An article published in “The Astrophysical Journal” describes the discovery of PSR J0952-0607, the millisecond pulsar with the highest rotation speed in the galactic field. A team of researchers used the Low-Frequency Array (LOFAR) radio telescope to investigate high-energy sources detecting this pulsar that spins at over 42,000 rotations per minute, 707 per second.
A pulsar is a neutron star, one of the possible remnants of a star that exploded in a supernova. A mass that may be higher than Sun’s is compressed into a sphere that has a diameter of a few kilometers. Its magnetic field powers electromagnetic radiation rays at various frequencies that can be seen as regular pulses, hence the name pulsar for this type of object.
Millisecond pulsars have a rotational period between 1 and 10 milliseconds. The origin of a pulsar with such a rapid rotation hasn’t been established but the most likely theory states that those are neutron stars that captured new materials from a companion star. The angular momentum transferred in this accretion would increase the pulsar’s rotation speed up to hundreds rotations per second.
The fastest known millisecond pulsar so far discovered, called PSR J1748-2446ad, almost reaches 43,000 rotations per minute. It’s inside the Terzan 5 globular cluster while the newly discovered one, PSR J0952-0607, is in a galactic field, outside a globular cluster. For this reason, it’s the pulsar with the fastest rotation among those on the galactic field and the second overall in the Milky Way.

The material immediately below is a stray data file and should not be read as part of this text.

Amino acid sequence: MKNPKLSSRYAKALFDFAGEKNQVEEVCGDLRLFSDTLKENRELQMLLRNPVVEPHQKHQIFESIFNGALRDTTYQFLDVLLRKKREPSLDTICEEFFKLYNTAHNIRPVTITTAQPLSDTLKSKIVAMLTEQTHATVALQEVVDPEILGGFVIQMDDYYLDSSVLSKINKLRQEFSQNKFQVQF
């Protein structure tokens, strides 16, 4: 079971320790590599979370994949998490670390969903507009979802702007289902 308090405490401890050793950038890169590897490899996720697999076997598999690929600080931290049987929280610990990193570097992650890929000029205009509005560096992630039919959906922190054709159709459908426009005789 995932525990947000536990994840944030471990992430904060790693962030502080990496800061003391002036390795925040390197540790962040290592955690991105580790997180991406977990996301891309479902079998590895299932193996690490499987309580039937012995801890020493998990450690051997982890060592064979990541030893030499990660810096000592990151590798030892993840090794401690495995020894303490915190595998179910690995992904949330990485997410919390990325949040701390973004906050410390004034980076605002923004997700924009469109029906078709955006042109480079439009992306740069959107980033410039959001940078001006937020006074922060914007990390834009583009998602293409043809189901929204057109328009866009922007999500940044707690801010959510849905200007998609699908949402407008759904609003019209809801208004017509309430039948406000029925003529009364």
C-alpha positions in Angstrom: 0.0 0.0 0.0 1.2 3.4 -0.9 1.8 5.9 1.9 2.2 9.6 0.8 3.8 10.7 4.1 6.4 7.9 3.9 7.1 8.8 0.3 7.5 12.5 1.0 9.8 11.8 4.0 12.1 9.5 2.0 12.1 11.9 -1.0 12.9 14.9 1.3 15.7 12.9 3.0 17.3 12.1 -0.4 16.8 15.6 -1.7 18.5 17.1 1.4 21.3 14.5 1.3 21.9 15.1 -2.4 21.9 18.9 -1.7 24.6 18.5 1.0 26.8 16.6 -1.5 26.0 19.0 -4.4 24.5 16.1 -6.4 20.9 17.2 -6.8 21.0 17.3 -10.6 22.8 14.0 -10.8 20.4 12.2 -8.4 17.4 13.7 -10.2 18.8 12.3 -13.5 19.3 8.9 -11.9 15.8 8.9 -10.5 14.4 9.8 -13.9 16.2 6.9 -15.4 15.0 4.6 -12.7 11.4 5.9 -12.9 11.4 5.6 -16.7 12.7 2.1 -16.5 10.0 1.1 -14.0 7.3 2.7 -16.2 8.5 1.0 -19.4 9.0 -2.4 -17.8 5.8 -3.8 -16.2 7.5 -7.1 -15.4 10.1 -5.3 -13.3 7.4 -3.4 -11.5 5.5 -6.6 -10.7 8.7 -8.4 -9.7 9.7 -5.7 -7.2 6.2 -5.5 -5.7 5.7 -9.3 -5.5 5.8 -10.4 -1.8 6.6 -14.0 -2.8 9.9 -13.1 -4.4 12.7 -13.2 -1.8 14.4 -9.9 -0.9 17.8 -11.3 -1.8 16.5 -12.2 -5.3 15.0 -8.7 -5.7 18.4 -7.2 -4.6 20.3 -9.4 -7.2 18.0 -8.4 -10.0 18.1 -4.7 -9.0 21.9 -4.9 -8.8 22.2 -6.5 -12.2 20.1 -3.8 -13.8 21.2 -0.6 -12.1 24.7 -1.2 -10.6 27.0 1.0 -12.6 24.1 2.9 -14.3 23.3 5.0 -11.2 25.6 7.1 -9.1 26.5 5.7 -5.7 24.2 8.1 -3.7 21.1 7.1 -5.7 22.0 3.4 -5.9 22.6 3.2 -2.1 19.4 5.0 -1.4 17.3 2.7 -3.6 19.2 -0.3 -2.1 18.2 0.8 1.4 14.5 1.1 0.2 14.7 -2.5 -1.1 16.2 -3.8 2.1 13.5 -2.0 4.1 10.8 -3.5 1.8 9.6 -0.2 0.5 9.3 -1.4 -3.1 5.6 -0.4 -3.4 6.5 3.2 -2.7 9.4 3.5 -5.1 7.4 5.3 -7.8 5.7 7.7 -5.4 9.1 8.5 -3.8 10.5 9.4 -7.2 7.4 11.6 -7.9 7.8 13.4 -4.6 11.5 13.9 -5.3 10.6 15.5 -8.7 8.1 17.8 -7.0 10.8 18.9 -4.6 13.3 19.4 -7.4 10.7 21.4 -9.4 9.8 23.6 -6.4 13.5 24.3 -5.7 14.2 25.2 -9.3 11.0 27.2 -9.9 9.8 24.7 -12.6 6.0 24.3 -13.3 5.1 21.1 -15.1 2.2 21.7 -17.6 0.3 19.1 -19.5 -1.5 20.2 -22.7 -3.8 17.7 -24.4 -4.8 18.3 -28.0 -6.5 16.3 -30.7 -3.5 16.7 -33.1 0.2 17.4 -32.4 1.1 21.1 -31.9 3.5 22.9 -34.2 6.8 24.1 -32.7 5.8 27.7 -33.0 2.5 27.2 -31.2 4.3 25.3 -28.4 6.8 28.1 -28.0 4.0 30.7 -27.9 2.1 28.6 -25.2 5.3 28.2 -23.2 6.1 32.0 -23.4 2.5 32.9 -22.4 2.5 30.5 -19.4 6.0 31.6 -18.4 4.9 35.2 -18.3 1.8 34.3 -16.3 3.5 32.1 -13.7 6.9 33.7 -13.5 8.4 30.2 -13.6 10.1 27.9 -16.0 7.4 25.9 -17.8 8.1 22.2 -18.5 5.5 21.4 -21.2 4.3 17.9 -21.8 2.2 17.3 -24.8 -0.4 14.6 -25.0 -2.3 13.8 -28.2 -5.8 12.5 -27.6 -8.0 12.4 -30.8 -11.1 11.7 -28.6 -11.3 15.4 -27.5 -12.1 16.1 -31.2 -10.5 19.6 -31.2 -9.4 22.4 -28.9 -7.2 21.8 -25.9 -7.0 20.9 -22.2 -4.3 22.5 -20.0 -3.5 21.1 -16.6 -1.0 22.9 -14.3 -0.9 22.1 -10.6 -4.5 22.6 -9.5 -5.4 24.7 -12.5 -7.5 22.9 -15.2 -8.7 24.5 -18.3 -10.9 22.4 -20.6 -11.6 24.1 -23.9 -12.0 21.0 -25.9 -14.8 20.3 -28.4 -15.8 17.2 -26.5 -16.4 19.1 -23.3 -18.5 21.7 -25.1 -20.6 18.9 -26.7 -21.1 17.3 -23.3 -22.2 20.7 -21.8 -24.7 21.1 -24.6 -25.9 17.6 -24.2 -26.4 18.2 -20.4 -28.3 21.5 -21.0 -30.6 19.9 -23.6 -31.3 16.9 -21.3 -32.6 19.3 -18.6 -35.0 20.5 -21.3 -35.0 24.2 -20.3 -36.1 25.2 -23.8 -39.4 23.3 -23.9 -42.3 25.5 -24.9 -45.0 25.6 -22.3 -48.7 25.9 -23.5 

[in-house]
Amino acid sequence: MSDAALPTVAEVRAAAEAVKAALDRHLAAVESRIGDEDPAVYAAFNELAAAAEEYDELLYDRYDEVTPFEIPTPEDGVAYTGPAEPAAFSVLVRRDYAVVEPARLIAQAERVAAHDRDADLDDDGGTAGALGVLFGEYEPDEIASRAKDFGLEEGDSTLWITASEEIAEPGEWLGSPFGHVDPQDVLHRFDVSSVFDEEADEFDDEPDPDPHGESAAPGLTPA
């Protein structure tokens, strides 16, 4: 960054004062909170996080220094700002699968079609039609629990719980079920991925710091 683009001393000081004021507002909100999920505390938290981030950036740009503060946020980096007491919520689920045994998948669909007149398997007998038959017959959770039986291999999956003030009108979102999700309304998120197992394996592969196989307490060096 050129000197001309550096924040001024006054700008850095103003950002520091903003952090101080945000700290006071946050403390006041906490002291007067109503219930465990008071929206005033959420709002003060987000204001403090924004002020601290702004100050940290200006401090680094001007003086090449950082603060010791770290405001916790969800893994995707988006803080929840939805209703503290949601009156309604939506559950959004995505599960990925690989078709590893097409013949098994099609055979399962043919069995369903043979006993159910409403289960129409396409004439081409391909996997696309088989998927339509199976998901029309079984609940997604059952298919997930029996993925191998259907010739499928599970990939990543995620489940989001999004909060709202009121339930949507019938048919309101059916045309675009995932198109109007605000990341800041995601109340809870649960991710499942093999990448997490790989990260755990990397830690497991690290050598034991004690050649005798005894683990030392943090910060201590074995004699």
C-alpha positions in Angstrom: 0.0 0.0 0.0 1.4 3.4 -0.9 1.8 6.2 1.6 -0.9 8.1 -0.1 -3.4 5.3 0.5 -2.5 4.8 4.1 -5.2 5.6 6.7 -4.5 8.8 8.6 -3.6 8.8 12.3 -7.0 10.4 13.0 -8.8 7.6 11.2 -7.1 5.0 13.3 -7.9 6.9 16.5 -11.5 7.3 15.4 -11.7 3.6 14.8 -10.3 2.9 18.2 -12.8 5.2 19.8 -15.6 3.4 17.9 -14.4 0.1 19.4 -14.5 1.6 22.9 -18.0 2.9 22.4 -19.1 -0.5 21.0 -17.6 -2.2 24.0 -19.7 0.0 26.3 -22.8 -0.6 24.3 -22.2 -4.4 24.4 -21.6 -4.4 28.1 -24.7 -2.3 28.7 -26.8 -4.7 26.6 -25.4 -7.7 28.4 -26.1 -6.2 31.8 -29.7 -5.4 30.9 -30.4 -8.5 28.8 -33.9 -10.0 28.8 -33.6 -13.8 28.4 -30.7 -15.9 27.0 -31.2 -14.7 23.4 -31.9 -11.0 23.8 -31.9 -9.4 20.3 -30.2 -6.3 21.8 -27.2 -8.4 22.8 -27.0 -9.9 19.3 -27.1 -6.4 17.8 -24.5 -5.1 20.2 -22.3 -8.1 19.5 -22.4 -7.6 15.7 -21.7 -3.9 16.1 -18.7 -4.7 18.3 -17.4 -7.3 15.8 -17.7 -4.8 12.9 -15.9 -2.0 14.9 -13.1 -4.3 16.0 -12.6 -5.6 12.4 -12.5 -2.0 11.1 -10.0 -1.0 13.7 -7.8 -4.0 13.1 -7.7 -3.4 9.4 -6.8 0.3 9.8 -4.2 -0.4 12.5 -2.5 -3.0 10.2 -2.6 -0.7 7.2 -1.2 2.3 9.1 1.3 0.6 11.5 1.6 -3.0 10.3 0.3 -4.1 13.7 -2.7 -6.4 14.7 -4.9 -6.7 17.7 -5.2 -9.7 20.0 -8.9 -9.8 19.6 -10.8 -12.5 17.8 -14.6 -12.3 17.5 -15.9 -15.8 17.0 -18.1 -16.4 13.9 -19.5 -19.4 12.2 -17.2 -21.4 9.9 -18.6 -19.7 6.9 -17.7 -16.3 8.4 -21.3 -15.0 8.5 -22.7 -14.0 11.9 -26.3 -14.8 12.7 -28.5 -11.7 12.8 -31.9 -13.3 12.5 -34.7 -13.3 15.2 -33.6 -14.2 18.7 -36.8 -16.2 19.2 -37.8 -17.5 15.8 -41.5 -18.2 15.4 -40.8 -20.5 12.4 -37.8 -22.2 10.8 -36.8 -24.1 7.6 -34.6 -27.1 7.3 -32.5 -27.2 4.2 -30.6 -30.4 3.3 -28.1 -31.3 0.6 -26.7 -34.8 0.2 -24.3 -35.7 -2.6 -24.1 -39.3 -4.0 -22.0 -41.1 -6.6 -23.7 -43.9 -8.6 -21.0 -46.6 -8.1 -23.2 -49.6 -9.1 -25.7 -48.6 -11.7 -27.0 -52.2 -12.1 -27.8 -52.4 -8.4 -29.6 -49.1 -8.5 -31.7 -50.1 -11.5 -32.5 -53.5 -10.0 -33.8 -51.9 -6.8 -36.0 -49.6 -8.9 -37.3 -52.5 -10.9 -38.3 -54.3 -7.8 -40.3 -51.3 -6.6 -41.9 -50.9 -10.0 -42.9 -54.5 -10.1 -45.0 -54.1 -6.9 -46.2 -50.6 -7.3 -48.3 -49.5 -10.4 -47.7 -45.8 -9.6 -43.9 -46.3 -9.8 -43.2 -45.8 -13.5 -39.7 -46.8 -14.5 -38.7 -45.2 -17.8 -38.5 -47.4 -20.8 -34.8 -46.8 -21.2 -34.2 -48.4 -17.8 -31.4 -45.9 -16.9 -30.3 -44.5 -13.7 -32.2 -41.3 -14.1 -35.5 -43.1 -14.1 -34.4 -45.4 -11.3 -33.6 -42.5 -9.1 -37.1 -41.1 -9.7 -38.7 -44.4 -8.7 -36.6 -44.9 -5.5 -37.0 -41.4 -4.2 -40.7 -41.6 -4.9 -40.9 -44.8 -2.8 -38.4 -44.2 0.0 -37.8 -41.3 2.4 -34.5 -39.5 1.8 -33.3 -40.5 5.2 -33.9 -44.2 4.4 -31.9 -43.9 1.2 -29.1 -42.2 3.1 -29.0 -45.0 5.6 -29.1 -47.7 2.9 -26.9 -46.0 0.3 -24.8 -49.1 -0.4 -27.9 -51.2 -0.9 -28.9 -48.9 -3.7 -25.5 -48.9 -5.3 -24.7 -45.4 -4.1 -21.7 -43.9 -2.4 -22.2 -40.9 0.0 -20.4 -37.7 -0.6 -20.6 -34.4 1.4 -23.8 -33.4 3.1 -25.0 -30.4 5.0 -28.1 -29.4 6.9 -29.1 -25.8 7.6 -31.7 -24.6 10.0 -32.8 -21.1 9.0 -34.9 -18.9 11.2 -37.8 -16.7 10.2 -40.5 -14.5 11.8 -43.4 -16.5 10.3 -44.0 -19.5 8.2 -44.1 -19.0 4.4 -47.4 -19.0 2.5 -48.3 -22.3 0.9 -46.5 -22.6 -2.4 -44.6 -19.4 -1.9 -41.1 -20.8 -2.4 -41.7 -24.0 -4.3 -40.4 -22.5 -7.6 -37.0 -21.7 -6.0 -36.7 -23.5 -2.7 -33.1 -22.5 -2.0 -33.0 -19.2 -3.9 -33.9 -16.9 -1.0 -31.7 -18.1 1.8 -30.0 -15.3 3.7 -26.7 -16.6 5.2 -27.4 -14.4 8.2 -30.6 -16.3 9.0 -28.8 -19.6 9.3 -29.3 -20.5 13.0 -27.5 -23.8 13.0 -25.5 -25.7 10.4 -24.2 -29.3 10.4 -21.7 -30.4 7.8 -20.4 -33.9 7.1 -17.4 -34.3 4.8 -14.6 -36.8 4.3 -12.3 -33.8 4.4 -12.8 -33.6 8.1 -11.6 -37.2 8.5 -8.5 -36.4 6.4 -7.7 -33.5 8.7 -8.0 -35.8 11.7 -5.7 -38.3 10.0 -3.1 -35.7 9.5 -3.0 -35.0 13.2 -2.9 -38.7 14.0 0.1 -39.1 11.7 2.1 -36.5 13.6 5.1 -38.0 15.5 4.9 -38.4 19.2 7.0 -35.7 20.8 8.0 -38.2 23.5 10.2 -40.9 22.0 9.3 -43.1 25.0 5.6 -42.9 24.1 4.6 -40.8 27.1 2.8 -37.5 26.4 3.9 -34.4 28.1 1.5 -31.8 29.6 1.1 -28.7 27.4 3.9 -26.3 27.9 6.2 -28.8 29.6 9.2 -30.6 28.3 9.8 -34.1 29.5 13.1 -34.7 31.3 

The pulsar PSR J0952-0607 has a distance from the Earth currently just roughly estimated between 3,200 and 5,700 light years. Its mass was estimated to be around 1,4 solar masses and a companion orbits it that used to be a star but has now been reduced to a gas giant with a mass almost 20 times Jupiter’s. These systems have been nicknamed “black widows” because the neutron star steals materials from a companion and eventually ends up devouring it completely.
The discovery of the pulsar PSR J0952-0607 occurred following the detection of various gamma ray sources. NASA’s Fermi Space Telescope allowed to map several sources of this type and about a third of them haven’t been detected at other wavelengths. Many of them are pulsars but further investigations are needed to verify it and often that’s done with observations at the other end of the electromagnetic spectrum, meaning at radio waves.
The LOFAR radio telescope is an international network of antennas designed to observe the universe at frequencies between 10 and 250 MHz. It detected pulses from the pulsar PSR J0952-0607 at about 135 MHz, a much lower frequency than those generally monitored in radio searches.
A similar situation was found with the first millisecond pulsar discovered with LOFAR, called PSR J1552+5437, which rotates at about 25,000 rotations per minute. LOFAR’s sensitivity at emissions of that type of pulsars makes researchers hope to find more ultra fast ones to better understand those extreme objects.